• From here on out, use 12-point Arial or Times New Roman throughout the entire letter, set your margins to one inch, and use single spacing. Be sure your font is black, and if you're printing your letter out, use standard-sized paper (8 1/2” by 11”).
  • 3

    Address the recipient. Be sure to refer to the recipient by his or her proper title (Mrs., Mr., Dr., etc.). If you’re not sure who the recipient is, write, “To Whom It May Concern:” or “Dear Sir or Madam”; however, it is always best to address a cover letter to a real person to make it look like you’re not sending form letters.

  • 4

    State your purpose in the first paragraph. Tell the employer why you are writing to them in two or three sentences. State the position for which you are applying (or the one you would like to have should it become available).
    • You don't necessarily need to include how you became aware of the position unless it was through a mutual contact or recruiting program—in which case you should make the most of the connection.
    • If you are writing a letter of interest (also known as a prospecting or inquiry letter) in which you are asking about positions that might be available, specify why you are interested in working for the employer.
  • 5

    Outline your qualifications in the middle paragraph(s). Make sure to match them to the requirements of the position. If you are writing to inquire about open positions, tell the employer how you can contribute to their bottom line, not what you want to get out of the deal. To do this, use what you have researched about the employer's background and history.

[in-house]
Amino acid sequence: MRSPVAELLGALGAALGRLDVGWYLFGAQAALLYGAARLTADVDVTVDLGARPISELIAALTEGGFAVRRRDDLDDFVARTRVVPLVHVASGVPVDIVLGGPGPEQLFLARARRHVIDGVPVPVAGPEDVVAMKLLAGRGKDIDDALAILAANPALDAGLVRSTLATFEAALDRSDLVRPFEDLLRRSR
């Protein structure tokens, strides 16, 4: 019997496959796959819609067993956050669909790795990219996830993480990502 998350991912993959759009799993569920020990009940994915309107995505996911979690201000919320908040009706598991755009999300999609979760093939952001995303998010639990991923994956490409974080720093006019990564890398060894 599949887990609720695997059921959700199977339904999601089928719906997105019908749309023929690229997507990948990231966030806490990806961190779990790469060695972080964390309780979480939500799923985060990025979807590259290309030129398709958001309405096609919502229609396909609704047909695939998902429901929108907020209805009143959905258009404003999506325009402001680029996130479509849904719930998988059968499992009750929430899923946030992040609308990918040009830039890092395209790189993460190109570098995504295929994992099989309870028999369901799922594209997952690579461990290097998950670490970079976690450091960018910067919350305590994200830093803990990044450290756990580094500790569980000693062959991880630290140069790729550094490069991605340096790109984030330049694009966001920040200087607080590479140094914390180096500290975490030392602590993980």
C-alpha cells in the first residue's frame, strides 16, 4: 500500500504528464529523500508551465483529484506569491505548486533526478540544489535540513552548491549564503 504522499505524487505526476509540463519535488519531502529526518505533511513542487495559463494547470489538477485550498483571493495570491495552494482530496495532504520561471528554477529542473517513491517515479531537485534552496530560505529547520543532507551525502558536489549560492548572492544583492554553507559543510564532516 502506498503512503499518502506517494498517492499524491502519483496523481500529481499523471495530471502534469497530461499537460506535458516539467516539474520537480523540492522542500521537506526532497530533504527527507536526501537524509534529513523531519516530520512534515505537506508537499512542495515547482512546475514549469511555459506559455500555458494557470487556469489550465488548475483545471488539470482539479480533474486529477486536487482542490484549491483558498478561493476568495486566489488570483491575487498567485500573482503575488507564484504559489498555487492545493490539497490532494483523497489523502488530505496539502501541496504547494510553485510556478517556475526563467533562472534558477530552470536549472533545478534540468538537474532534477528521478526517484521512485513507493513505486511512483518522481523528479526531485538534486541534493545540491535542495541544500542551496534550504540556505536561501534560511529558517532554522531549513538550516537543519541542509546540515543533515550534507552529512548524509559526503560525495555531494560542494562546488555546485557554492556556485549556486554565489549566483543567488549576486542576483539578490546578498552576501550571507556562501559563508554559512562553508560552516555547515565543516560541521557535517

• Make your qualifications jump out at the reader by researching the company to which you are applying for a job and tailoring your letter accordingly. This will also be useful if you get an interview. Some questions to keep in mind as you write are
      • What is the employer's mission? What do they promote as the one thing that sets them apart from their competitors?
      • What kind of customer base does the employer have? Who is their target audience?
      • What is the company's history? Who founded it? How has the business evolved? What are the main highlights of the company's performance over the past few years?
  • 6

    Include a positive statement or question in the final paragraph that will motivate the employer to contact you. Make this closing paragraph between two and four sentences. Direct the employer to your enclosed resume and make sure you specify that you're available for an interview. Finish off by thanking the recruiter for their time and consideration, and welcome them to get in touch with you to continue the conversation.

  • 7

    Write an appropriate closing. It’s a good idea to thank the reader for his or her time. After that, write “Sincerely,” “Respectfully,” or “Regards,” leave several spaces, and print your name.

  • 8

    Add your signature. If you will be submitting your cover letter digitally, it’s a good idea to scan and add your signature, write it in with a digital writing pad, or make a digital signature stamp with appropriate software.

  • 9

    Make a notation of the enclosures. If you enclose something, such as a resume, with a letter, you should indicate that the letter contains enclosures by making the notation “Enclosure” or “Enclosures” at the bottom of the letter.